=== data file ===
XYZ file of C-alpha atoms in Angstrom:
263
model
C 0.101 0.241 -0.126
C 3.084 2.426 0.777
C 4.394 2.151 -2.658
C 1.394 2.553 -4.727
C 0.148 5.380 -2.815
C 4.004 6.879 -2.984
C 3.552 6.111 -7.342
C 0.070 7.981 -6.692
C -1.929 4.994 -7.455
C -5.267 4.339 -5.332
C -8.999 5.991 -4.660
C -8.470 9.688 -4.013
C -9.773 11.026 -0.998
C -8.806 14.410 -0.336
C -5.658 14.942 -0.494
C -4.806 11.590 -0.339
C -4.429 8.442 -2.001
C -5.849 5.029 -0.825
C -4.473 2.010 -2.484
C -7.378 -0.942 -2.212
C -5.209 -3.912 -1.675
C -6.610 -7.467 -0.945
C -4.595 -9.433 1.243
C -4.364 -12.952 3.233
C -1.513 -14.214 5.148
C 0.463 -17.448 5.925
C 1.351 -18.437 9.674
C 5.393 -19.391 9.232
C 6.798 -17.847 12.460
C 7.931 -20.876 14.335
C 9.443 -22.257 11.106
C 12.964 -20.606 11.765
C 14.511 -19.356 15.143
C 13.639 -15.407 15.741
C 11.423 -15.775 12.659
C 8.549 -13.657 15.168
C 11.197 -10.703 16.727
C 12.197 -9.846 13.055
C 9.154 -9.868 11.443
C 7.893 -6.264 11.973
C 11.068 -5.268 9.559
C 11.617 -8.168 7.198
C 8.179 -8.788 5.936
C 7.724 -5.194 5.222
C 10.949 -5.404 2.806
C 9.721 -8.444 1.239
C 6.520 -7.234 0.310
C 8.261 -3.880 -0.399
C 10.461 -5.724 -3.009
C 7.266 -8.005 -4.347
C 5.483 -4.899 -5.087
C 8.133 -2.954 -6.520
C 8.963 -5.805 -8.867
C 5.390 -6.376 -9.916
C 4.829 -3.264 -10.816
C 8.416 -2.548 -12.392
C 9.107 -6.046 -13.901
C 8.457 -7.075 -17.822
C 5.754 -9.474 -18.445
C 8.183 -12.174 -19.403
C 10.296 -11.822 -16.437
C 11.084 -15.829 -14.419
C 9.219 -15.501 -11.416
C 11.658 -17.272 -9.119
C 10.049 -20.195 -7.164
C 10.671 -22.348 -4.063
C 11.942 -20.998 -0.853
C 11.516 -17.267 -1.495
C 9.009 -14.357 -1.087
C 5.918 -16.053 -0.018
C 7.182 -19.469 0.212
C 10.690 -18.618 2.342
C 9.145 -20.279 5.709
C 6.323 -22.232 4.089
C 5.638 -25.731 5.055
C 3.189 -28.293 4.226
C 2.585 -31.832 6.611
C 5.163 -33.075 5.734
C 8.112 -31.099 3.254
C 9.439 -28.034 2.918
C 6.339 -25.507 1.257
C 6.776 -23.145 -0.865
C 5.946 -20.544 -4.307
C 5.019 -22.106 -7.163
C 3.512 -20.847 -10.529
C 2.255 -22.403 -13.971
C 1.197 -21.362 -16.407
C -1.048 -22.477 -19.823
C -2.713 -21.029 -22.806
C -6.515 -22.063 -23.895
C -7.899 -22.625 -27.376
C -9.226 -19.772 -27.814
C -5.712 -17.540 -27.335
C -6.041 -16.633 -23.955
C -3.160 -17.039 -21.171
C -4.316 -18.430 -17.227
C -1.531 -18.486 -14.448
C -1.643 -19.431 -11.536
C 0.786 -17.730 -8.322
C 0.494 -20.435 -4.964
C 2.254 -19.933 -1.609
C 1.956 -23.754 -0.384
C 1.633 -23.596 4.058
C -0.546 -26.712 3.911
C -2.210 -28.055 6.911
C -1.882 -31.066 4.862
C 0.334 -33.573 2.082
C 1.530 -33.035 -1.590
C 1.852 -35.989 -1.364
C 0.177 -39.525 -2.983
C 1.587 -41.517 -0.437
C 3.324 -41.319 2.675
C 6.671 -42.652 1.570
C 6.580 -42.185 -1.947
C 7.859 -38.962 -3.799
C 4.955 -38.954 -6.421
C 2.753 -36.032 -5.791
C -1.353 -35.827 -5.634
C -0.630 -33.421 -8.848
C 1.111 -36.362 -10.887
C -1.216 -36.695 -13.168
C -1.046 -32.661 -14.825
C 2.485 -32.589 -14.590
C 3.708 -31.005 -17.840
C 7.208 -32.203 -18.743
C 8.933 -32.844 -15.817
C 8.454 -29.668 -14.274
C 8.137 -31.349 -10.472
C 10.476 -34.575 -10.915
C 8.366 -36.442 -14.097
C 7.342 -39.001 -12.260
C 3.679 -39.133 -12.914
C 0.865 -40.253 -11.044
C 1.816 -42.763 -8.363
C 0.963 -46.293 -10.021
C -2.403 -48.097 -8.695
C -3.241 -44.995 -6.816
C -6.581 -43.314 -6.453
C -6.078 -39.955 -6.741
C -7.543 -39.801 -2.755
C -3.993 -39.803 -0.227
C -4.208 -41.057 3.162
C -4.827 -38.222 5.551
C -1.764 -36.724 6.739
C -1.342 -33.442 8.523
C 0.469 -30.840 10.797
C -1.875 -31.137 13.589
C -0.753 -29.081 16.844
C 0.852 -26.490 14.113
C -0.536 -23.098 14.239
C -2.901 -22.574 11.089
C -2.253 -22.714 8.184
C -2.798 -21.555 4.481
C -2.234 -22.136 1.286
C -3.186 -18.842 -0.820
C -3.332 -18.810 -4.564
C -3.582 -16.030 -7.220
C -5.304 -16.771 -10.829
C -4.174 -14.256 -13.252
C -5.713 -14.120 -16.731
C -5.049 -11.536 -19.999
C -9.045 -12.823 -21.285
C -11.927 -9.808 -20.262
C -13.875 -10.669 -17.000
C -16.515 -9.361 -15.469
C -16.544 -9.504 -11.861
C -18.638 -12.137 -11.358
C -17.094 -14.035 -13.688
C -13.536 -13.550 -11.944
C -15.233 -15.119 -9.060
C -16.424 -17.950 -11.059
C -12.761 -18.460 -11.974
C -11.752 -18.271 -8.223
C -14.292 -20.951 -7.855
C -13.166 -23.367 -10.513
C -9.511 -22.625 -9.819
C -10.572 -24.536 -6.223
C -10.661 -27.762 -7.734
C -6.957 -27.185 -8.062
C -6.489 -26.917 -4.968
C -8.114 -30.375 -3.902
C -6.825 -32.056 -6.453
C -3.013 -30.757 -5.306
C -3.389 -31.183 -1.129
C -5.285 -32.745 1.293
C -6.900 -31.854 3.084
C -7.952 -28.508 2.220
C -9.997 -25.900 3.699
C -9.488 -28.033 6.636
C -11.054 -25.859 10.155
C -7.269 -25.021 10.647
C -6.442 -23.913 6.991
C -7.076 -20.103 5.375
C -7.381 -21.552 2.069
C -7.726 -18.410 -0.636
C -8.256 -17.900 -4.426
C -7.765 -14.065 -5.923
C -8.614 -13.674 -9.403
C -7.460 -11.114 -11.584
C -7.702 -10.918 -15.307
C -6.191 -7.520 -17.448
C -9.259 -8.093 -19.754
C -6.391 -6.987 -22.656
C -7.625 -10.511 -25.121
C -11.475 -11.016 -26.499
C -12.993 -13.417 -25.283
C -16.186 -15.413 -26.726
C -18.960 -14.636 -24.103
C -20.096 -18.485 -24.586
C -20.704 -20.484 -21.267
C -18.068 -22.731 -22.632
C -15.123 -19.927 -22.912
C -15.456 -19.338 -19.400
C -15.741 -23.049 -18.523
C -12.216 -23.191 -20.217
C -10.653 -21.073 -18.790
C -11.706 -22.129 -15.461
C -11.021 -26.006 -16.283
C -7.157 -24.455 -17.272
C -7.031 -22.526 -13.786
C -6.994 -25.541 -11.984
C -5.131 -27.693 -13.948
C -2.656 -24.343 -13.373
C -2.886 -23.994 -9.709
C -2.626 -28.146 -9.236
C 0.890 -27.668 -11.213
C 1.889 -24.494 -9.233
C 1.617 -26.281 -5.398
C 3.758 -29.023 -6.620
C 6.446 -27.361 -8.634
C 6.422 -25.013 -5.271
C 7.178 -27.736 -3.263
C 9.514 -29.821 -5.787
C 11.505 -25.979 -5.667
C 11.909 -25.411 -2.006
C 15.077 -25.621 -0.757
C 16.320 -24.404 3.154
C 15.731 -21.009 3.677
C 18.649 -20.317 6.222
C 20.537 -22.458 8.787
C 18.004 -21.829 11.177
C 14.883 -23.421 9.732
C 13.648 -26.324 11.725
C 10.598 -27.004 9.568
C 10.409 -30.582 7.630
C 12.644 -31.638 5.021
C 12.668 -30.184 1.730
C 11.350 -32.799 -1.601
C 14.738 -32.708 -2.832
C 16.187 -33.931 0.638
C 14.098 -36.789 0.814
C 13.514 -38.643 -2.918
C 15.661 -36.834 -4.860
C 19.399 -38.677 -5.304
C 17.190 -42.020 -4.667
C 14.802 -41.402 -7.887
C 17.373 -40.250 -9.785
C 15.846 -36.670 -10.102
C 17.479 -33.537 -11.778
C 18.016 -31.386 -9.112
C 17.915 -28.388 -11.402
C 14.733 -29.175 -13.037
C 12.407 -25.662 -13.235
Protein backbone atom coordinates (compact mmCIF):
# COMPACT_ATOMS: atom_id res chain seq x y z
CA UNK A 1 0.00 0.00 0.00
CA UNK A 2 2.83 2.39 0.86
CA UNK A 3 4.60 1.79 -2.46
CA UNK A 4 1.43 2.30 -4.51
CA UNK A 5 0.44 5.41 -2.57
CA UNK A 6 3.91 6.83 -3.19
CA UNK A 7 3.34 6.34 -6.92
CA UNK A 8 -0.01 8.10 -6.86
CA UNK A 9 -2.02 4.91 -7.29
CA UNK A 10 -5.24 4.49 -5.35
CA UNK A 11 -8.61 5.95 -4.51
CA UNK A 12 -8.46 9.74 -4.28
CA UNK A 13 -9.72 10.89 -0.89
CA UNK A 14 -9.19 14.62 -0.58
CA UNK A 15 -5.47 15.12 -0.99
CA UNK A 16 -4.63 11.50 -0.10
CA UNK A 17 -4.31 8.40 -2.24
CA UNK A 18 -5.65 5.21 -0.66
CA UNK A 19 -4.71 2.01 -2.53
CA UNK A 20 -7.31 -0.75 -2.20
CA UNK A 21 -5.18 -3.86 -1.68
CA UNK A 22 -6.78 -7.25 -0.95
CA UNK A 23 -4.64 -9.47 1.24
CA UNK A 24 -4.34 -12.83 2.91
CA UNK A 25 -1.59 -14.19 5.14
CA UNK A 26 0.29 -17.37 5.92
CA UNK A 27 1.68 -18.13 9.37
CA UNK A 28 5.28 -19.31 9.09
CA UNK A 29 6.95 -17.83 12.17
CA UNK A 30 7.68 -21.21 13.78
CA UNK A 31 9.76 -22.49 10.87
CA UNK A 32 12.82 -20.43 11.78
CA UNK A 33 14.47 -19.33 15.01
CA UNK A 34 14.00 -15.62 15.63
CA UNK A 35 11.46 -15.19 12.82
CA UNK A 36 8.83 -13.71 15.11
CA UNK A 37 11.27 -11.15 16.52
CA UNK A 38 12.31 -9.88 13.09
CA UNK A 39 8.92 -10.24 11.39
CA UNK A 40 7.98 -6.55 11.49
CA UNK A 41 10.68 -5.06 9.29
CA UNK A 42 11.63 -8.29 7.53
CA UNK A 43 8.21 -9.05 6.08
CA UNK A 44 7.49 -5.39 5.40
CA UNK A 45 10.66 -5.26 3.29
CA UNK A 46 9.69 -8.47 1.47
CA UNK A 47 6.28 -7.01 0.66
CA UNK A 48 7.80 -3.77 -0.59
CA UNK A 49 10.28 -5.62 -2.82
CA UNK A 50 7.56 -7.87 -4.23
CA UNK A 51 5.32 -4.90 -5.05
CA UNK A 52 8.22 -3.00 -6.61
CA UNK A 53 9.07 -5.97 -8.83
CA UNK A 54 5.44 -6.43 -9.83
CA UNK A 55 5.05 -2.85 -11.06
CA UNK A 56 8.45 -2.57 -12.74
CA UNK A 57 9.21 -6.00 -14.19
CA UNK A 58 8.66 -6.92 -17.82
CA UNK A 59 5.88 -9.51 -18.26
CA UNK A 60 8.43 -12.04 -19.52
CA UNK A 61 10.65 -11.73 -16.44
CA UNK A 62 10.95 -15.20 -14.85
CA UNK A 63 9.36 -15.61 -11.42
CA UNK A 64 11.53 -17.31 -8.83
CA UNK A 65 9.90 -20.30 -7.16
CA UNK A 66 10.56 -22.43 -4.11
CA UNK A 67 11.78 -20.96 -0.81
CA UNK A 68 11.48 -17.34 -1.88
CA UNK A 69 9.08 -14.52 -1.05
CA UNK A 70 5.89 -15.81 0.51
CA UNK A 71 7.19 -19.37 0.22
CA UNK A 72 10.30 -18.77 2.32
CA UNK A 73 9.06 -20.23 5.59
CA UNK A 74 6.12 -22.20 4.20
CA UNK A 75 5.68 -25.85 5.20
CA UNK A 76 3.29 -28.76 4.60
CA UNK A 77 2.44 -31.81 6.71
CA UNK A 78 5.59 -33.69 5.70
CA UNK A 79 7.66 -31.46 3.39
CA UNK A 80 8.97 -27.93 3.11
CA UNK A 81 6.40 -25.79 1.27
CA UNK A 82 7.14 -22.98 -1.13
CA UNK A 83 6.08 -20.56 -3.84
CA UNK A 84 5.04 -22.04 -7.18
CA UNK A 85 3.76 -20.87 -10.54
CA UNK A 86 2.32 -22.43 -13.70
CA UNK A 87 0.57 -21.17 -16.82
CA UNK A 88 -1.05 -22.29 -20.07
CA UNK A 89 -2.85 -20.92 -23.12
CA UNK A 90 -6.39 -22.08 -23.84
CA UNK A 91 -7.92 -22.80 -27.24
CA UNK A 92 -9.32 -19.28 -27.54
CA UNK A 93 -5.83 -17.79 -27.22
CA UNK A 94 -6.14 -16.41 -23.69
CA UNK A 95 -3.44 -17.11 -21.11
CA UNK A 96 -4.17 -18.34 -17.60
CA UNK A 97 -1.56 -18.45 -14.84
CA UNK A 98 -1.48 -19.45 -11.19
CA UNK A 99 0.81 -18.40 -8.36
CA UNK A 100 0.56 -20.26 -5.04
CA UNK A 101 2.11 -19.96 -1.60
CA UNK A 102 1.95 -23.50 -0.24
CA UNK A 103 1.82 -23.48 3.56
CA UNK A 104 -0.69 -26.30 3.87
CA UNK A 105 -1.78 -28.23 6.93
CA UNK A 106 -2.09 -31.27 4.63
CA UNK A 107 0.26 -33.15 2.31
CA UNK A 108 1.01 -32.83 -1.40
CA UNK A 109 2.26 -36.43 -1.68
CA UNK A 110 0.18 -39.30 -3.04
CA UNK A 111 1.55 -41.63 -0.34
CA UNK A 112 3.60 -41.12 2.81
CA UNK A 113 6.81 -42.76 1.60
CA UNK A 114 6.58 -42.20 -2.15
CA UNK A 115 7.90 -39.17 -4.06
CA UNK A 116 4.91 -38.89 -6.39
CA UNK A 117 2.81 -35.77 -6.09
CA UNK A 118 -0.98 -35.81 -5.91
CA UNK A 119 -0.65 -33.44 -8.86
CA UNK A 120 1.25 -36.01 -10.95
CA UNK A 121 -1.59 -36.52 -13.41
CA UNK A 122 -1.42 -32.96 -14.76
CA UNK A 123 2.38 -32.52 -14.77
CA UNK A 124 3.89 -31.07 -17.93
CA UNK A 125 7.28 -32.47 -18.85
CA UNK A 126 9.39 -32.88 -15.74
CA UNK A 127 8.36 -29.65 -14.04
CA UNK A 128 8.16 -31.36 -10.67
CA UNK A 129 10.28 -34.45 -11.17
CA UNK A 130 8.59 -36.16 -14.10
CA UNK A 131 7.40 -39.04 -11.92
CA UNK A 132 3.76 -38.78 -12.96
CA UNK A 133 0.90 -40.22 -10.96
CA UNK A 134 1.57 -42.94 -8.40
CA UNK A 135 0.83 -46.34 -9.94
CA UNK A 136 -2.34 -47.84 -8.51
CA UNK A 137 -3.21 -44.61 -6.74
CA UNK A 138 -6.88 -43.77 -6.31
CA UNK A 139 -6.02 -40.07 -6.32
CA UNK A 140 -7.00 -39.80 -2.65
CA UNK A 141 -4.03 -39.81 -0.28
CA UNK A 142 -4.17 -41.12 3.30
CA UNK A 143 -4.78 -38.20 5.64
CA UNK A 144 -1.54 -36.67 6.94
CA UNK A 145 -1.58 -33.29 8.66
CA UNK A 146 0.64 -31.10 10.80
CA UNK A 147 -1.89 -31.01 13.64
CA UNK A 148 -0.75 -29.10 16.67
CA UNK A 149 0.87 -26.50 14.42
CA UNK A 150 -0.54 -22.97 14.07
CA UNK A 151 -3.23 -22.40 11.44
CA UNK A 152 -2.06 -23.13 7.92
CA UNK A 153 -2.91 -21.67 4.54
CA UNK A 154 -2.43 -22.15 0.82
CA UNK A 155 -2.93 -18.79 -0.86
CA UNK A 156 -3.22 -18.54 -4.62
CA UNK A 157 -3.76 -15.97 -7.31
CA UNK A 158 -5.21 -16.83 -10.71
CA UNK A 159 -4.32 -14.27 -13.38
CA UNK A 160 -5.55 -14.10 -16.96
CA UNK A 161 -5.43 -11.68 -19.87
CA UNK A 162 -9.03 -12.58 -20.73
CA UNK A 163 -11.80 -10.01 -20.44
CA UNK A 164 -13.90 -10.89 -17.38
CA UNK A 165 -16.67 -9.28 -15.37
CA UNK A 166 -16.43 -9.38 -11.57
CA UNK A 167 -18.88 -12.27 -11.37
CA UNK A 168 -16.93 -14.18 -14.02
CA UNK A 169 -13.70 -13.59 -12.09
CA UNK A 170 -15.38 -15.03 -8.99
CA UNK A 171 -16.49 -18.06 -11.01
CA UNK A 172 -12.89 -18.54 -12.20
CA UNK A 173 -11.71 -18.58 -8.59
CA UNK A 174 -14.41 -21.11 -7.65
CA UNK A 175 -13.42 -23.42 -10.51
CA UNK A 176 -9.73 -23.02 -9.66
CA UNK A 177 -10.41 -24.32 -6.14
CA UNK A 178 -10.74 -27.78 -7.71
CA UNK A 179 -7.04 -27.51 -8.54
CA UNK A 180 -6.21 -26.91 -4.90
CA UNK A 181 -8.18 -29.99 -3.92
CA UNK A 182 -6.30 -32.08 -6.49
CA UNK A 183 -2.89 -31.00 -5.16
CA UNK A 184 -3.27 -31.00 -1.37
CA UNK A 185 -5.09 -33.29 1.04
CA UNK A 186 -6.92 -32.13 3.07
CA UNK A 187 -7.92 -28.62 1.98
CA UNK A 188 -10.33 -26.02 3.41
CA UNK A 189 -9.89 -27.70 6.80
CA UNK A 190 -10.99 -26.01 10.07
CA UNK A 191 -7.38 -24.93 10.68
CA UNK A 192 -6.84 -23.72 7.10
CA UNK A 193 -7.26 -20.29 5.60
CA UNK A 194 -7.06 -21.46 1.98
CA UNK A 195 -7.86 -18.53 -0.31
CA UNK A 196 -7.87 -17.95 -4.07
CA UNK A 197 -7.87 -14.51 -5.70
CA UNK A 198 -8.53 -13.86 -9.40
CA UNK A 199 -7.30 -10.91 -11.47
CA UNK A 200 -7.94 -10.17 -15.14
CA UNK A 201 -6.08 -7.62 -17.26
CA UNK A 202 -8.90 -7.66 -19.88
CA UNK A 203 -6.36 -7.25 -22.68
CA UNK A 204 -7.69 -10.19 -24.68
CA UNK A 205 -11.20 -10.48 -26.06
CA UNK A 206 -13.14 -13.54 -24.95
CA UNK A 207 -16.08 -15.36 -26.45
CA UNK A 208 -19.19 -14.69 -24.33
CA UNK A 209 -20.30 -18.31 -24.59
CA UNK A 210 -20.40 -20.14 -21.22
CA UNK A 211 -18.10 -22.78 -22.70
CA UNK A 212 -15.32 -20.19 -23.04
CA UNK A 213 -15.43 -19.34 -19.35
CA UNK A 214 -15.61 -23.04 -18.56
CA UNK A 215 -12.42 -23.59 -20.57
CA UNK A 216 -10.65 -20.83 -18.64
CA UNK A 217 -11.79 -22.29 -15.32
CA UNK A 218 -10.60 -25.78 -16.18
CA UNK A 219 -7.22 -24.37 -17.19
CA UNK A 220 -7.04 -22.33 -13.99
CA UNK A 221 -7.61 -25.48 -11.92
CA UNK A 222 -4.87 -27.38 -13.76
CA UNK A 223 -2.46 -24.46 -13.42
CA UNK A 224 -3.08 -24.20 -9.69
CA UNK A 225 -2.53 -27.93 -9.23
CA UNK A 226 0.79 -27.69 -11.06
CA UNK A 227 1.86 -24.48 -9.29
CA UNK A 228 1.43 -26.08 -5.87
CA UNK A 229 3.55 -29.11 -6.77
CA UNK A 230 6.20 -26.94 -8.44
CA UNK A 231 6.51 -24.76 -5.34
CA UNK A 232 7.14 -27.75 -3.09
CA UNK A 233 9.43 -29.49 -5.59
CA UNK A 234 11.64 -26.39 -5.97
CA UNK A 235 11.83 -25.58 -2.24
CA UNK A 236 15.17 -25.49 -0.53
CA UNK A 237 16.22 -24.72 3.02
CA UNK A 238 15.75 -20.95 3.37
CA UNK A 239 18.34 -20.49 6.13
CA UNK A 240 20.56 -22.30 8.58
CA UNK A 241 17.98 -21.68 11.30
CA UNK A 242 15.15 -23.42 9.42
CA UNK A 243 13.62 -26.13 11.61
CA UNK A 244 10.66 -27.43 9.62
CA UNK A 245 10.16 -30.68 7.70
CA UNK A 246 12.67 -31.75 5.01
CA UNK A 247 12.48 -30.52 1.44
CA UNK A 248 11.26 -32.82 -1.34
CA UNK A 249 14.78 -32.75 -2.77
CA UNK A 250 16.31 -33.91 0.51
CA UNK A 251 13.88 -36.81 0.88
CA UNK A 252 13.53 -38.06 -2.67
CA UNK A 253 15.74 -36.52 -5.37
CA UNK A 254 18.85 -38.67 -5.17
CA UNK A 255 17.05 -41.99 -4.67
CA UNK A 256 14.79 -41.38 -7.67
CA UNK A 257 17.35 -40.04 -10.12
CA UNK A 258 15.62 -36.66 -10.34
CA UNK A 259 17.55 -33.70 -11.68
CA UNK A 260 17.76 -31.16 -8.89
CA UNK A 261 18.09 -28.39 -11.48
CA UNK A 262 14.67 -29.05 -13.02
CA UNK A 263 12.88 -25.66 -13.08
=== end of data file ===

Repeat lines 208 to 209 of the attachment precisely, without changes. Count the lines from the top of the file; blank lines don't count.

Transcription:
C -11.475 -11.016 -26.499
C -12.993 -13.417 -25.283